Tuesday, July 20, 2010

The Great Intercessor

We are not perfect as Jesus was perfect, therefore, we cannot inherit the Kingdom of Heaven on our own. The Apostle Paul said, “all have sinned, and come short of the glory of God.” Because Adam partook of the forbidden fruit, it was appointed unto all men that they should die. Consequently, man was cut off both temporally and spiritually from God’s presence. Since the spirit never dies, and the fall had brought upon all mankind both a spiritual and temporal death (spiritually cut off from the presence of God, and dying physically) it was necessary that man be reclaimed from both deaths, the physical death as well as the spiritual. This reclamation was brought about in and through Jesus Christ. Concerning His atonement, I have heard the question asked: Why must one person suffer for the sins of another in order to reclaim that individual?

Atoning for Sin
For that understanding we must first accept that there is a universal law that says that when a law is broken, be it a natural law or manmade law, there is a consequence, be that consequence good or bad. When a law is broken, a penalty is attached, and someone must pay that penalty. Justice must be satisfied. Justice must claim the lawbreaker and execute the law and the punishment. Therefore, broken laws must be satisfied by the payment of the penalty attached to those laws.

Since justice demands payment, and because of man’s disobedience, there was no way to reclaim him from his fallen state. He was in the grasp of justice—the justice of God which relegated man to be cut off from His presence forever. Therefore, a plan had to be devised whereby man could be redeemed from the fall. The plan would require a way to pay justice her lawful dues. It would require an atoning sacrifice by one who had not sinned to appease the demands of justice.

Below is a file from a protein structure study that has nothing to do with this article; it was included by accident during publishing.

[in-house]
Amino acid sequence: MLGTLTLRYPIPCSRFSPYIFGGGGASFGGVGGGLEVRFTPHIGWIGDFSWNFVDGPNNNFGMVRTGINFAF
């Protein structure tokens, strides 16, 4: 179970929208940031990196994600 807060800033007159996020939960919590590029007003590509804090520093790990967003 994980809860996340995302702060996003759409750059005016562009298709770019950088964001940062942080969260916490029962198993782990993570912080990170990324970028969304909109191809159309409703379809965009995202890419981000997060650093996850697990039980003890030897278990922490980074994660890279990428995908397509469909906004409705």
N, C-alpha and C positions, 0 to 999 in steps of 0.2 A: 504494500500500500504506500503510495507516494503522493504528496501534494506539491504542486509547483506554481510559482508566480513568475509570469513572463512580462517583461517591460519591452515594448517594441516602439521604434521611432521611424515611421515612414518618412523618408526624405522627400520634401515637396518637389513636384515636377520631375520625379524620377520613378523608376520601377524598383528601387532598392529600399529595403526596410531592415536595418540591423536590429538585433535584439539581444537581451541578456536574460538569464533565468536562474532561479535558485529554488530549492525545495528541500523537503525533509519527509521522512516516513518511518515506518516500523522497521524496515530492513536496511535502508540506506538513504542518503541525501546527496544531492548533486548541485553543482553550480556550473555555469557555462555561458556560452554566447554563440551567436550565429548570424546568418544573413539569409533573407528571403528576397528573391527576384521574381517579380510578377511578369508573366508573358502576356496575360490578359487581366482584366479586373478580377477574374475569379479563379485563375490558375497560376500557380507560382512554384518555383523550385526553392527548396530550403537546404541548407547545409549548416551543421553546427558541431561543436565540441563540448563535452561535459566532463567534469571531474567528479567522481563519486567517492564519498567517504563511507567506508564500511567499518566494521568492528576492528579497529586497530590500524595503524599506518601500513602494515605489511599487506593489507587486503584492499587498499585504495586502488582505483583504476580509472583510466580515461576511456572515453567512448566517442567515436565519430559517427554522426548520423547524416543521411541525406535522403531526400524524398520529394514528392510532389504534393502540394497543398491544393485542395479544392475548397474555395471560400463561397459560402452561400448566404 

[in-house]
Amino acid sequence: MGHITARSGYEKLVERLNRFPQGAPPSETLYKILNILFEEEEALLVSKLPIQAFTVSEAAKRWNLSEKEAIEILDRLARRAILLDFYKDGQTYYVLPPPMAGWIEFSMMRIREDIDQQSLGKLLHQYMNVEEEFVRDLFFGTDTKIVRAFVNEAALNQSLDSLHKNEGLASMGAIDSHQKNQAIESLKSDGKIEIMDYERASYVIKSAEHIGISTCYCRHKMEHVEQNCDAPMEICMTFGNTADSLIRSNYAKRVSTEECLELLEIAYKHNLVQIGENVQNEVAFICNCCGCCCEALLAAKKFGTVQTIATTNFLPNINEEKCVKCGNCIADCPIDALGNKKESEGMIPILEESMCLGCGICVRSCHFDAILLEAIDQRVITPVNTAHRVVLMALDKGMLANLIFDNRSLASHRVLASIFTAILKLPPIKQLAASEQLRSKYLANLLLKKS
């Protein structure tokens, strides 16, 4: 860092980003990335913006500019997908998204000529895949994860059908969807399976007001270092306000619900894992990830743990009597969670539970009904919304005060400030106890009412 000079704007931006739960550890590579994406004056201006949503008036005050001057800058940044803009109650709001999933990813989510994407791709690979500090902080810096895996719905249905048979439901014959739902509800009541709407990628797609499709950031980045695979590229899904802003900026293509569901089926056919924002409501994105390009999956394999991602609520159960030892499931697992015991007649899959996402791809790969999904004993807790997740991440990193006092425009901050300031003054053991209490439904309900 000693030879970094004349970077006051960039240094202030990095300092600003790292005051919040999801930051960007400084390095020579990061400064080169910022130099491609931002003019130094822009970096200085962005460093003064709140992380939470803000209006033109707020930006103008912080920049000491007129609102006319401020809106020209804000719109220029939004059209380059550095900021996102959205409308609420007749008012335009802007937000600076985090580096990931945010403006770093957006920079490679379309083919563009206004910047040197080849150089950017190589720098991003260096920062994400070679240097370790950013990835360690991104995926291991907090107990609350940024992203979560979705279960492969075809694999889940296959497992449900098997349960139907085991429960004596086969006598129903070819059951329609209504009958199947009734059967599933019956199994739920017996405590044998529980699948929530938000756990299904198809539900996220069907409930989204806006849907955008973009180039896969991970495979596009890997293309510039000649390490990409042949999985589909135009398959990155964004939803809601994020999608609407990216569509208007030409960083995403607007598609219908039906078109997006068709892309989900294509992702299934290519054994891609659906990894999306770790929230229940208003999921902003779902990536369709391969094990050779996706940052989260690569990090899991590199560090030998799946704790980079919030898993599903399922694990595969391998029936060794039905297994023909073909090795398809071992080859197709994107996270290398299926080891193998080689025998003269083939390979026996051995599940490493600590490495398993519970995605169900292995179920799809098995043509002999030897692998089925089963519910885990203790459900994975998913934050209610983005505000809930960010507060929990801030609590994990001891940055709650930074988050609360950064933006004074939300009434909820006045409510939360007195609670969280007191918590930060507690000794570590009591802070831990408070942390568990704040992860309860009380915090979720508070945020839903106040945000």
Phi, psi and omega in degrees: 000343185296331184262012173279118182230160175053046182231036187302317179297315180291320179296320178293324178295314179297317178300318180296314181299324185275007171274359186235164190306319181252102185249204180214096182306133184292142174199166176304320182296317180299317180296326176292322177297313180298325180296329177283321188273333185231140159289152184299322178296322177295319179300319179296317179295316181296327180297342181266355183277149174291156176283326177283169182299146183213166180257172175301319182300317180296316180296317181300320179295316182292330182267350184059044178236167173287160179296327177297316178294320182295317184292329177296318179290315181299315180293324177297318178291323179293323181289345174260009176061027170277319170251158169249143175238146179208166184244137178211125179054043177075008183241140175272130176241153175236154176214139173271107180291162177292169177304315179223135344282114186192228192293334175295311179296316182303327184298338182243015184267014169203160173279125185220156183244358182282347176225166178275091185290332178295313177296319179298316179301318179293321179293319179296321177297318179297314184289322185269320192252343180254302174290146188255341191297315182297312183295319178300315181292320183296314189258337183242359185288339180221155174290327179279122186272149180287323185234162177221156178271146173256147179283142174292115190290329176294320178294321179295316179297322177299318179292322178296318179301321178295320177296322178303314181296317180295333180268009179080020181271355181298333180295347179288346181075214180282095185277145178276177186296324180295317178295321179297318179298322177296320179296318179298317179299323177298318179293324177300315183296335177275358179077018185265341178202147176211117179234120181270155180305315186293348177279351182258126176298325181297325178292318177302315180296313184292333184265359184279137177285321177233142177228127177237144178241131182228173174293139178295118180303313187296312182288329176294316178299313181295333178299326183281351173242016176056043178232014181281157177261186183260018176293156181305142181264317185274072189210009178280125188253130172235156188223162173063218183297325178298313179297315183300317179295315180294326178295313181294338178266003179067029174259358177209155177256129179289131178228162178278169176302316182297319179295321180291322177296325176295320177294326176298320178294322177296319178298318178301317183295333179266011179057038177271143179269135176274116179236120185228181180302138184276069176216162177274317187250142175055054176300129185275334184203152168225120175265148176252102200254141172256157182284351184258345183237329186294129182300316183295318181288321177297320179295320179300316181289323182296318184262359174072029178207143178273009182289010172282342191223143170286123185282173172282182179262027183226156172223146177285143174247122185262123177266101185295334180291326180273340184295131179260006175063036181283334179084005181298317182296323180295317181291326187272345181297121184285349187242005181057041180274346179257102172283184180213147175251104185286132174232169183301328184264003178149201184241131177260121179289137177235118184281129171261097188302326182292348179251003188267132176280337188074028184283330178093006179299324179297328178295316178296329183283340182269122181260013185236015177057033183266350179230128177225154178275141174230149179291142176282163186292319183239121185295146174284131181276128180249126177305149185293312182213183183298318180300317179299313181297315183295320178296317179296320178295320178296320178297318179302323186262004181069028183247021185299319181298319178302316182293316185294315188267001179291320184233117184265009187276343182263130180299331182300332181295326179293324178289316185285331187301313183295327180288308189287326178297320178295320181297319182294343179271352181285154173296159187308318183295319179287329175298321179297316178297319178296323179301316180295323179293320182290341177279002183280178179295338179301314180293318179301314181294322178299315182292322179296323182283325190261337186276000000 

As many know, a covenant is a contract—a contract of performance which involves two or more parties. The old Feudal system, during the middle ages, was one of agreement between differing parties—one party being the sovereign ruler, or overlord, and the other being the vassal, slave, or follower. The sovereign-lord and the vassal made agreements that the vassal would perform in a certain manner for favors such as food, housing, protection, etc., that could be offered by the overlord.

A vassal does not necessarily have to be a slave or servant to the sovereign-lord; he could simply be subject to the him, or merely a follower of the same. God’s form of government for His kingdom is actually a feudal system, and it works because there is only one Sovereign Lord who can justly administer the system. During the old Feudal years, long ago, Satan used the weakness of carnal man to administer an unjust system; that old devil creating a counterfeit of God’s holy order.

But like God’s holy order, it also had accountability. When a vassal did wrong, not only did that servant have to pay for that wrong in some way, but his sovereign-lord was also responsible to the one above him to whom he was subject, and he had to make an accounting for the actions of those under him.

In the military there is a supreme commander, then others who fall under his command. The soldier in the field is to follow his file leader, and so it is with the order of heaven. Jesus does what the Father commands and what the Father has done, and we do what Jesus commands and what He has done. Jesus Christ is our file leader, our direct link to the Father. He pleads our case before the Father’s throne. The Mediator doesn’t stand and plead between man and Himself.

Under God’s divine plan, Jesus has sworn an oath that when we keep our covenants with Him, He is under obligation to accept and deliver us. Christ is accountable to the Father, who is His Sovereign. We are accountable to Christ as our Sovereign.